Reviews - January 2013

To transform hearing's ear

A review of Charles Alexander's 'Pushing Water'

In his “Olson Memorial Lecture,” Robert Duncan questioned what it meant “to cultivate a locality — to have a precinct.” I have recently looked into a precinct called Pushing Water, Charles Alexander’s serial poem recently published by Kyle Schlesinger’s Cuneiform Press.

Alexander knows how to make a precinct. Indeed, Alexander reposes Duncan’s question: “if I place this word on this page will a here develop.” Pushing Water spends a large part of its fifty-two sections answering this question, giving out typographical pointers, replacing salt and pepper shakers, and walking us through the grave procedure of attaching a breathing tube. 

Pushing Water gives way to the “rage of the / open page,” as Alexander follows his ear much like Alice following the White Rabbit. This leads to what Alexander phrases “the transition from ear to oar,” the trajectory of a poem beginning in its sound and from the annunciation of that sound finding its stroke in the world of things. In this poem, sound qualifies as Thing, just as the author admonishes us in section 14:

the whole of the work is
the sound of the work
is the structure of the
work is the measure
of the work

Revisioning history

A review of Jill Magi's 'Slot'

In Slot, Jill Magi asks that we travel with her to those sites where we have instantiated our historical consciousness and regularized its narratives. Part lyric, part excavation, Magi’s work mirrors, in a way, the processes she critiques in offering us this: a new form of articulation, political, collective, lyric. It seems that post-9/11 America has become a place where nuance and deliberation have been systematically effaced in public discourse; instead, knowledge, fact, volume, and the language of officialdom stand between us and our lived experience of history.

They're on now

A review of Geoffrey O'Brien's 'Metropole'

“The struggle’s right, the method obsolete,”[1] writes Geoffrey G. O’Brien in his new long poem Metropole. I can’t help but think of this statement as an initial answer to a question important to so many contemporary poets (and one that Metropole engages formally and thematically throughout): now that Language writing as a new and subversive poetic form has been incorporated to a larger degree into the academic world of important prizes and “essential texts,” and the social and economic power structures it sought to disrupt have grown ever more powerful, what does a satisfactory response to both the “new sentence” (as a poetic form) and late capitalism (as a power structure that poetry might want to trouble) look like? Metropole is, perhaps, O’Brien’s fully elaborated answer; it’s one brilliantly conceived and deserving of generous thought.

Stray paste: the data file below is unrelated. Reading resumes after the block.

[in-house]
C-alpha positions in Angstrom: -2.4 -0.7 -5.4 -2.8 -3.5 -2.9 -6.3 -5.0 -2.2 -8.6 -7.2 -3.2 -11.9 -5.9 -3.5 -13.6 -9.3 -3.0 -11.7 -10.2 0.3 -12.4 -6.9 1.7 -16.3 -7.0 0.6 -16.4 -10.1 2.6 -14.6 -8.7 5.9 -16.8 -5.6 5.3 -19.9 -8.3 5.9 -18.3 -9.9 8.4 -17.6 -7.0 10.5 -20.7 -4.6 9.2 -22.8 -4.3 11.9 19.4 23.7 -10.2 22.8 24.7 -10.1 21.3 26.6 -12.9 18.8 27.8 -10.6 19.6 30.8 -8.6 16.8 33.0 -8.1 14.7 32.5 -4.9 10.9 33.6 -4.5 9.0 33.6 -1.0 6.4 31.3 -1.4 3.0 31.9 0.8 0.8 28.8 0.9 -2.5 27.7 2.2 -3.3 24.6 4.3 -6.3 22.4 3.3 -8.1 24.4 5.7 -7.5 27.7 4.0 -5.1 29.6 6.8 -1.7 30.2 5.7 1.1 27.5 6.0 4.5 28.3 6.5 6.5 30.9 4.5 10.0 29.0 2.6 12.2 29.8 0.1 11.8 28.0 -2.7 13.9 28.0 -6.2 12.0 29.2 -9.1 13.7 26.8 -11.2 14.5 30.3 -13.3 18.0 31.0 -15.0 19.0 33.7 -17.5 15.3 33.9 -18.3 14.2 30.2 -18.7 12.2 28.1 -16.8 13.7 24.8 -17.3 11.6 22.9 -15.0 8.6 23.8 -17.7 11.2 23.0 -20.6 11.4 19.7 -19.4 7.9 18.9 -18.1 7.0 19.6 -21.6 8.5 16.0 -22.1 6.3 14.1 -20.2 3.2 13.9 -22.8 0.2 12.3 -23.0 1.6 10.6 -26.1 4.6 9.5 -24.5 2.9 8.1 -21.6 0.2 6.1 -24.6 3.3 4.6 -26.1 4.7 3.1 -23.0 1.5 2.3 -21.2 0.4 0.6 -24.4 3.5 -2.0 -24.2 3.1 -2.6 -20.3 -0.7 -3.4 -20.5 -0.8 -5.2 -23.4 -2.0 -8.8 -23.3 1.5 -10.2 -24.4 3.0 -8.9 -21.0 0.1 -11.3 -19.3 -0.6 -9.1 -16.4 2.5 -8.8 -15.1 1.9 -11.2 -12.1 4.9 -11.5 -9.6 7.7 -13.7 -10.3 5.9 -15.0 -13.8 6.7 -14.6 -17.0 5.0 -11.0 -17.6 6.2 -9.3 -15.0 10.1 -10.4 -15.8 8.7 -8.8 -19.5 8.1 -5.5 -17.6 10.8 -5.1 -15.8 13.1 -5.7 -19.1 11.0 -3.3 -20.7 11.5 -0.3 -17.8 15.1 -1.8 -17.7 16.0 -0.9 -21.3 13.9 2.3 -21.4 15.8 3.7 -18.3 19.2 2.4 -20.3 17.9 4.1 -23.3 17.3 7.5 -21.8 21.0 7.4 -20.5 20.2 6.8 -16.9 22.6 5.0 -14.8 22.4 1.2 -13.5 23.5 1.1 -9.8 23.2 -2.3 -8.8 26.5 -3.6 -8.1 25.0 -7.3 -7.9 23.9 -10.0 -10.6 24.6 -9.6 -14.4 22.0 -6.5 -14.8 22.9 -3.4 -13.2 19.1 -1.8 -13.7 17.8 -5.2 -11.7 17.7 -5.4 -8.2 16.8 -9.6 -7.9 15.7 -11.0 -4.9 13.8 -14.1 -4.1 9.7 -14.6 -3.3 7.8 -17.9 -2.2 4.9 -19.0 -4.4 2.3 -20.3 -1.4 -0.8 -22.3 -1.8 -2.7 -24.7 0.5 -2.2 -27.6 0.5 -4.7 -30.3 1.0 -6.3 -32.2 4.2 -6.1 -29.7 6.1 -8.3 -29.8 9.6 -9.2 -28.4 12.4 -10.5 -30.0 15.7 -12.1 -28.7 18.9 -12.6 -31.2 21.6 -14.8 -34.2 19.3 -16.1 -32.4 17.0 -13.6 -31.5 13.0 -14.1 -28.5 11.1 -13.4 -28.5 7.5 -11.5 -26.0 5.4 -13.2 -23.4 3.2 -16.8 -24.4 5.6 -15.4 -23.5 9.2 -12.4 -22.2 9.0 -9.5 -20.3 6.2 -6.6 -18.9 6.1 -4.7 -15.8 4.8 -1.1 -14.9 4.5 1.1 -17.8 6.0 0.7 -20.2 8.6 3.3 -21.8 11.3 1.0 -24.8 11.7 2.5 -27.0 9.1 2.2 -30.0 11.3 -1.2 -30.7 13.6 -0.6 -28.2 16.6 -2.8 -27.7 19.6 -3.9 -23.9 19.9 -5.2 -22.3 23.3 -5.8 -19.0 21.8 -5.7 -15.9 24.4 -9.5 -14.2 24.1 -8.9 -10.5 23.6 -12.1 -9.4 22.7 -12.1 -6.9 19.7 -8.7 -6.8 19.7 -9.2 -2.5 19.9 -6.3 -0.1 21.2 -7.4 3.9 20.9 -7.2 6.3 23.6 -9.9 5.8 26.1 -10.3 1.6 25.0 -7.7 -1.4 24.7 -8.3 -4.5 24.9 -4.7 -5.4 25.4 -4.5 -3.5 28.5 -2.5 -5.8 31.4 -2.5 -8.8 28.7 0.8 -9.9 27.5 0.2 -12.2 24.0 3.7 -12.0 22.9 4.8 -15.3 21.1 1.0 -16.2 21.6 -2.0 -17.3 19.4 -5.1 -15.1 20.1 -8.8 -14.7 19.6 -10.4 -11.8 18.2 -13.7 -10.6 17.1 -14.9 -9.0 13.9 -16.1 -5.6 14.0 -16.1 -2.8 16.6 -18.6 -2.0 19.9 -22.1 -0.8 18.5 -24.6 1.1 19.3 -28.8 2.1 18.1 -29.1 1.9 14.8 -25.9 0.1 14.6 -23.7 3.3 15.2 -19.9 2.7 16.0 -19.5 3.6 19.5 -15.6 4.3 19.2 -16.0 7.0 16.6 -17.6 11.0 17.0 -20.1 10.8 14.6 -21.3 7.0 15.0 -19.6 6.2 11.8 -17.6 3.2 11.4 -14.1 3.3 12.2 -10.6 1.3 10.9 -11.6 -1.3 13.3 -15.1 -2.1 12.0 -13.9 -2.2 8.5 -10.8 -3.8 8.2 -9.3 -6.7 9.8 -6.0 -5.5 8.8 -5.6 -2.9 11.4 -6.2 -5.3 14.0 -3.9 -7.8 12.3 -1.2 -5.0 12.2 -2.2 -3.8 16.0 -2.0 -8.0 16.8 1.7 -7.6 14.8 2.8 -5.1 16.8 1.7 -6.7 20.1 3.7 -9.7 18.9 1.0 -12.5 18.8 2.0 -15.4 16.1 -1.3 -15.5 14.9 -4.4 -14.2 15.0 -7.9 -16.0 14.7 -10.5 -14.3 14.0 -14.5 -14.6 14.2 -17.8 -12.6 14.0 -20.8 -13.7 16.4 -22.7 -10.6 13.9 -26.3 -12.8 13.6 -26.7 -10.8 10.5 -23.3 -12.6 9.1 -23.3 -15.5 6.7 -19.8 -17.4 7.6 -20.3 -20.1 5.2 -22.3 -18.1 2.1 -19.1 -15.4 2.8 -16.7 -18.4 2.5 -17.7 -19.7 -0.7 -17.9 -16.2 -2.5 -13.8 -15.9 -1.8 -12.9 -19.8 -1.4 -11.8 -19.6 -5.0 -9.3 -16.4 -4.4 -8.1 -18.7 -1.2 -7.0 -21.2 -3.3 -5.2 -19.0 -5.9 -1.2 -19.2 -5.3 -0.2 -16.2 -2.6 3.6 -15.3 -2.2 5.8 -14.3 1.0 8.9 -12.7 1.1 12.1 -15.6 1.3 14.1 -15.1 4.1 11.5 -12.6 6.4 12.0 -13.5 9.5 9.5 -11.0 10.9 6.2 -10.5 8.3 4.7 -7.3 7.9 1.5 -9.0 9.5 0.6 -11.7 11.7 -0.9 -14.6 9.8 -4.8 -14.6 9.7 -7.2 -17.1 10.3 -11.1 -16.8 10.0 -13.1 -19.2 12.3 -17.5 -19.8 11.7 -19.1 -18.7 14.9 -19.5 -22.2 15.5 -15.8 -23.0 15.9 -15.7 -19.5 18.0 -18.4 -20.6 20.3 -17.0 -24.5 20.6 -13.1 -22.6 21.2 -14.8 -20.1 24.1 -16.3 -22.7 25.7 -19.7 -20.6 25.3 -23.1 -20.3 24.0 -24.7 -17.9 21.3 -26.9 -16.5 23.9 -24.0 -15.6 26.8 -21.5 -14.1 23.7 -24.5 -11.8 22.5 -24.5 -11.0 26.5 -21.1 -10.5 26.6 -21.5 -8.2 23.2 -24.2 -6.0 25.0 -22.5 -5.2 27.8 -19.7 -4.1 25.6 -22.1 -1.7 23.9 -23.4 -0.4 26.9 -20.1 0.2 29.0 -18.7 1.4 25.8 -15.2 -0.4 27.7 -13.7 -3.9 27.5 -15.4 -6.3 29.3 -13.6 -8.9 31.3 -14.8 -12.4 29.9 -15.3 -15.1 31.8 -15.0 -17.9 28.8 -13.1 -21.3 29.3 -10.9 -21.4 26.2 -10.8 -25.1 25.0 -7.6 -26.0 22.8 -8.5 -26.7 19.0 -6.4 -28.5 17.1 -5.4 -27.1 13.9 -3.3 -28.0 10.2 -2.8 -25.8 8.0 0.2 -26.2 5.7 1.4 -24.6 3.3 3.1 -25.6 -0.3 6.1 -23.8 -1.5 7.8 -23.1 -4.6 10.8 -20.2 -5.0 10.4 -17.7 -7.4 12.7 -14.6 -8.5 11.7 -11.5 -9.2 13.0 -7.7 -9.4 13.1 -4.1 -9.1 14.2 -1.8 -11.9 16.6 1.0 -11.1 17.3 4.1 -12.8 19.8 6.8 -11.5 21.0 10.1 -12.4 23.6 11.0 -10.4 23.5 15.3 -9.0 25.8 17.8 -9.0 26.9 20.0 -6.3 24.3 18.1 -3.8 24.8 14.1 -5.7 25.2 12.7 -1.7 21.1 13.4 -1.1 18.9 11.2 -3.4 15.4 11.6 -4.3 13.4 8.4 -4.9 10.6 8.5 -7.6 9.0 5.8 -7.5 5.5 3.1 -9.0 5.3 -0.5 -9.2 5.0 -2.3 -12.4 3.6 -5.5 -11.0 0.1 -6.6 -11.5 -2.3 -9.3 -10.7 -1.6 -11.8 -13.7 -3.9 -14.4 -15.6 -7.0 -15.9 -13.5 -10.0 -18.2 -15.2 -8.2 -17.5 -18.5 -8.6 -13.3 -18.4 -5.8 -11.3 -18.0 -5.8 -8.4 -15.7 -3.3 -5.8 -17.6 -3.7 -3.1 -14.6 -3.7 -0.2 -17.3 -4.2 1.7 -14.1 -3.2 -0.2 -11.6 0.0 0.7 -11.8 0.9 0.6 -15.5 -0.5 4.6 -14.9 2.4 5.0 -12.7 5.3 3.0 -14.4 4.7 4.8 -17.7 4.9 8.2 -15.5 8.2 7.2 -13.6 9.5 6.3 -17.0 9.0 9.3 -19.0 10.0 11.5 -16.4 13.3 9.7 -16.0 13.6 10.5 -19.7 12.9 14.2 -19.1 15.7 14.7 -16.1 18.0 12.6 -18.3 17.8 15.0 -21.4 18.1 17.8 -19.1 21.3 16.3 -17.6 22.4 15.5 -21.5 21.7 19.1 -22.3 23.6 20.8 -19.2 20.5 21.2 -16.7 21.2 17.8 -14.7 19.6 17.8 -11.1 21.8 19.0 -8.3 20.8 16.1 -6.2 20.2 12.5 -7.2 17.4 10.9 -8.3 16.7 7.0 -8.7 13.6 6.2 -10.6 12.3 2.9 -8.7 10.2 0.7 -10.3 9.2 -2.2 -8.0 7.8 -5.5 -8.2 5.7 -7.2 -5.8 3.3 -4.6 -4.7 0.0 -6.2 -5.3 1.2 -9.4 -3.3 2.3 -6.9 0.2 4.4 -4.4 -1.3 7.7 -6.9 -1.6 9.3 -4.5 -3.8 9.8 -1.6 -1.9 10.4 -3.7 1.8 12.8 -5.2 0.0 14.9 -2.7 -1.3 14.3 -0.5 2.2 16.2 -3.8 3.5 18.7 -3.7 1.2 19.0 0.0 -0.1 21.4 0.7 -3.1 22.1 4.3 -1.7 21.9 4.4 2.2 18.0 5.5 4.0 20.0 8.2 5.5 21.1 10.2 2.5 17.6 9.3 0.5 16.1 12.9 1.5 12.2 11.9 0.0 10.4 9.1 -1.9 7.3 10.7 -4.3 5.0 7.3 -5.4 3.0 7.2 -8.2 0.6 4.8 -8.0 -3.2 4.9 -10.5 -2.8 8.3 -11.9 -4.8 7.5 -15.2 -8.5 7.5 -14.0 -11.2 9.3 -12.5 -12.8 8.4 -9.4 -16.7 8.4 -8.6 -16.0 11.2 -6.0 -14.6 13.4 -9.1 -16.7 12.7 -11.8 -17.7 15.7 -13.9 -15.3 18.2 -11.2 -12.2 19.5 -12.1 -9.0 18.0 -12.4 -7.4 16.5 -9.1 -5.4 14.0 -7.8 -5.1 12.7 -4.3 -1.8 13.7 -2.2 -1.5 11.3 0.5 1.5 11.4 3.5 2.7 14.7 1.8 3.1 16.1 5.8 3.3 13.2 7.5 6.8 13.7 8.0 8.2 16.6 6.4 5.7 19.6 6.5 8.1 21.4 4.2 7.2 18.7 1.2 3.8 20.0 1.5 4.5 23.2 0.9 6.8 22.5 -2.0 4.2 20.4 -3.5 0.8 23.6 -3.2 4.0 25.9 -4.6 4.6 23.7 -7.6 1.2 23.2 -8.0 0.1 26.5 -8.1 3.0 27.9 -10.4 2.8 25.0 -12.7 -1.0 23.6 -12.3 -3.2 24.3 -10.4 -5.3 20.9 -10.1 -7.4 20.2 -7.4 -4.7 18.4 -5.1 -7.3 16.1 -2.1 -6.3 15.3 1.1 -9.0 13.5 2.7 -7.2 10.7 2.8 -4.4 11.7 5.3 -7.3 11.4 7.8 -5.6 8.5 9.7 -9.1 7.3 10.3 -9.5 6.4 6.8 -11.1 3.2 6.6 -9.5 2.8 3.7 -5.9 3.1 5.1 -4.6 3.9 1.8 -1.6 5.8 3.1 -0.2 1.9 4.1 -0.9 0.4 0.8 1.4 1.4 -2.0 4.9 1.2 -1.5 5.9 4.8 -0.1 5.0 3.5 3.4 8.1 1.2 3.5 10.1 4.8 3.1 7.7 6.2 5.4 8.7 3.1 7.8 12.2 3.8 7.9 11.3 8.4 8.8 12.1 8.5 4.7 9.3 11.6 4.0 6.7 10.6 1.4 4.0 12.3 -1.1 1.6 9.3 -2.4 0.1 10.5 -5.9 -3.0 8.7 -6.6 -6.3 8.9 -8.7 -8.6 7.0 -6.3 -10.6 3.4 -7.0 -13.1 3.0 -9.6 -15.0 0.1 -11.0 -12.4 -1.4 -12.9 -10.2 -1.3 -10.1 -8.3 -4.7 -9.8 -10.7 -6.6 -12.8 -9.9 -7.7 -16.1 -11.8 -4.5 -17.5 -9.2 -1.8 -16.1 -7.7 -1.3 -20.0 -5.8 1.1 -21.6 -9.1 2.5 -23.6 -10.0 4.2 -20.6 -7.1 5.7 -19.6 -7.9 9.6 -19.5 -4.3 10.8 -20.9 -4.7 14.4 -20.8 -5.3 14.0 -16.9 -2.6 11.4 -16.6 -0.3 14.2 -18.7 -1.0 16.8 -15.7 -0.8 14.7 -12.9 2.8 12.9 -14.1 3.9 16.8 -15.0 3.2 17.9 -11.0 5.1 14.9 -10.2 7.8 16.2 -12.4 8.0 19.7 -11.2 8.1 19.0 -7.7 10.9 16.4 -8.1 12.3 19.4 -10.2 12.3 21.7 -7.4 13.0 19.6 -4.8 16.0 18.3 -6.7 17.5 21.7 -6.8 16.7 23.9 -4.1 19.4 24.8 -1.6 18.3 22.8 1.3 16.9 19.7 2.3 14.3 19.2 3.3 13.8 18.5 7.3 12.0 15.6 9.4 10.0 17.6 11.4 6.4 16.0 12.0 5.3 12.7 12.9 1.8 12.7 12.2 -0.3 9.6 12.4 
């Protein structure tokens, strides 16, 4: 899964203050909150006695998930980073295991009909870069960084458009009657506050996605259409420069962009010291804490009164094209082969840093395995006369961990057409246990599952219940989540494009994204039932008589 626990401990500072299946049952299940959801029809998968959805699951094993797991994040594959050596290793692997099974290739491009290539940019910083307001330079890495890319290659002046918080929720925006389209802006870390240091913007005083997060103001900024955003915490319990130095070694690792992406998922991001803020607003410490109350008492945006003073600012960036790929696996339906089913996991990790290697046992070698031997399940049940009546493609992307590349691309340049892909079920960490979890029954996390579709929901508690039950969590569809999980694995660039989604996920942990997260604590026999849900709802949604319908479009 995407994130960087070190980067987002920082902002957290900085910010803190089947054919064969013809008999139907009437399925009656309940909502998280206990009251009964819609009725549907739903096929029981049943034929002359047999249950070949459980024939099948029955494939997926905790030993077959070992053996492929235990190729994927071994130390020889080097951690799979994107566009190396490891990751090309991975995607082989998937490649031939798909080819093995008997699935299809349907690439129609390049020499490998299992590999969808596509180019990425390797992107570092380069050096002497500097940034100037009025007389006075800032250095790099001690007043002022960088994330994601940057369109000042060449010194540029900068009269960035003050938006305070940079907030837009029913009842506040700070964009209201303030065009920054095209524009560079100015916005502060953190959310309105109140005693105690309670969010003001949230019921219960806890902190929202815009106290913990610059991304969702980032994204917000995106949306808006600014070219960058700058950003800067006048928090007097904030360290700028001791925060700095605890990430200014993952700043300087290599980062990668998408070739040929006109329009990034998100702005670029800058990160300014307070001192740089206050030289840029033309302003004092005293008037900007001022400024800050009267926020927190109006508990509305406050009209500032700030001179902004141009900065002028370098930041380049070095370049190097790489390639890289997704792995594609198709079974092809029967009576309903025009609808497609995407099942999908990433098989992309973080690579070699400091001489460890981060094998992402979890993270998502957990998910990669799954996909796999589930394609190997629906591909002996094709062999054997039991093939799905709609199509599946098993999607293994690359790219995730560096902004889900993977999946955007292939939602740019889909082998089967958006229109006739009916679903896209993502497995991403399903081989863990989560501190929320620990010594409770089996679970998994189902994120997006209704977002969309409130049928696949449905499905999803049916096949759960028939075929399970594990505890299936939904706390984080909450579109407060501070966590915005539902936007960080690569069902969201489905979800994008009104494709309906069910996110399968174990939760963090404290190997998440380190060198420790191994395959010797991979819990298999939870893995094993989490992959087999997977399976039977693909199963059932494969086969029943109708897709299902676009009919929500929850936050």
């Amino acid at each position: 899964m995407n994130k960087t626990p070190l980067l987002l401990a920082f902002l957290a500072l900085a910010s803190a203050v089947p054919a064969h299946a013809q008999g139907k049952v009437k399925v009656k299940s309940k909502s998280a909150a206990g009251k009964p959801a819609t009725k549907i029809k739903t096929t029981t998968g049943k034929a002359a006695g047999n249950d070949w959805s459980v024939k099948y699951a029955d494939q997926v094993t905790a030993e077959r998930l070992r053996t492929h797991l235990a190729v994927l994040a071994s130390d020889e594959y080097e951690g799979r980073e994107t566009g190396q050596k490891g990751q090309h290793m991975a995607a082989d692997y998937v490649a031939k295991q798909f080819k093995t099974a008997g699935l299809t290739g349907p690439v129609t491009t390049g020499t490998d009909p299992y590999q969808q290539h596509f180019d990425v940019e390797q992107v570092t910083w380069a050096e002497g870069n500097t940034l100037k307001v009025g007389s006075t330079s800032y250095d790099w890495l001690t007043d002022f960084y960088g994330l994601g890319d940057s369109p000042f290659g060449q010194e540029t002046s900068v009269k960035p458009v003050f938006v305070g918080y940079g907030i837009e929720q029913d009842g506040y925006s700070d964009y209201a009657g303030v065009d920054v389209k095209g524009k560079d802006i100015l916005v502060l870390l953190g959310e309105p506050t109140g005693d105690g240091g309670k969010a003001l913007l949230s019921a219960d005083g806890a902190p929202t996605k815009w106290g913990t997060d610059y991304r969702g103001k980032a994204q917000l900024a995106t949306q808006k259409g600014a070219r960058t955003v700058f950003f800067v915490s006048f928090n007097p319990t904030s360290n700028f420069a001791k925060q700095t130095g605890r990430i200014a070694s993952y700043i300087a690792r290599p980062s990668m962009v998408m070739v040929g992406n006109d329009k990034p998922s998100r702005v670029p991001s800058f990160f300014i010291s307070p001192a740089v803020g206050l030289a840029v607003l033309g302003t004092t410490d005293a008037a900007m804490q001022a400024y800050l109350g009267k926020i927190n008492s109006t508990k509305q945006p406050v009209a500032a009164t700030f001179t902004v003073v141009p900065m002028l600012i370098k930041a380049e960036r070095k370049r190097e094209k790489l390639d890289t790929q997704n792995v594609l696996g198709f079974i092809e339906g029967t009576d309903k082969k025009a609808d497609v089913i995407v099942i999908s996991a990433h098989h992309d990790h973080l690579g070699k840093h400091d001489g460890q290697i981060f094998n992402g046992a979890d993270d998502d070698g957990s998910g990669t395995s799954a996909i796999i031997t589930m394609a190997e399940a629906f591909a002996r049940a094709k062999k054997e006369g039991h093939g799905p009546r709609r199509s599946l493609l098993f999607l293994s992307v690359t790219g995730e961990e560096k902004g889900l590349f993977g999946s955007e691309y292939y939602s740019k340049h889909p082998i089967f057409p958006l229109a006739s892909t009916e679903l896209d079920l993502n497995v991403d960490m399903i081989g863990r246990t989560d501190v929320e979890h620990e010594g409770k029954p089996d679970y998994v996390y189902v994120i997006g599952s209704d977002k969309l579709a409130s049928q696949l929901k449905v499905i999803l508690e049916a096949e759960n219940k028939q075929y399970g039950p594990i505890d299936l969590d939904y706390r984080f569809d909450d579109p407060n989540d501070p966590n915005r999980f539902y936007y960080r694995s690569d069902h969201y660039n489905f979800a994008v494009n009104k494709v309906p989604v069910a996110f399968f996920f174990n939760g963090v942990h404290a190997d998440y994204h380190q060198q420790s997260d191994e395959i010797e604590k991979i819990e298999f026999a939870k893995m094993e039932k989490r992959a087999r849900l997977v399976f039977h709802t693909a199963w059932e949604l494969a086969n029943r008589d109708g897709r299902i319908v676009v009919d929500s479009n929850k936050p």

In his influential 1987 essay “The New Sentence” Ron Silliman proposes to restore the materiality (or status as a culturally produced construct) of prose writing through a new structure that frustrates and thereby renders conscious its reader’s ability to integrate sentences into higher orders of meaning. Silliman cites and approves of Ferrucio Rossi-Landi’s notion that this kind of integration in prose is generally accomplished through syllogistic leaps.[2]

His proposition relies upon, of course, compositions using the “new sentence”: paragraphs of non sequitur sentences organized, like some poetry, according to quantitative rather than logical principles that remind their consumer of her reading as they constantly solicit and reject syllogistic integration. Instead of a paragraph’s length being a product of its ability to, say, describe a scene or thought, each paragraph will, for example, just contain five sentences. In this kind of writing a measure of meaning(s), often a multiplicity of potential meaning(s), can be achieved between adjacent sentences, but they are purged just as quickly by a third sentence that fails to complete the syllogism. As a reader’s will to integration repeatedly advances, fumbles, and retreats within a paragraph form (that she expects will provide a clear, syllogistic progression) she is left with a distinct experience of the integrative process itself, which, Silliman contends, restores the paragraph’s materiality. I want to quickly stress here that Silliman is thinking about integration at the above sentence level: words, clauses, and grammatical structures that form sentences are not as much under contemplation.[3]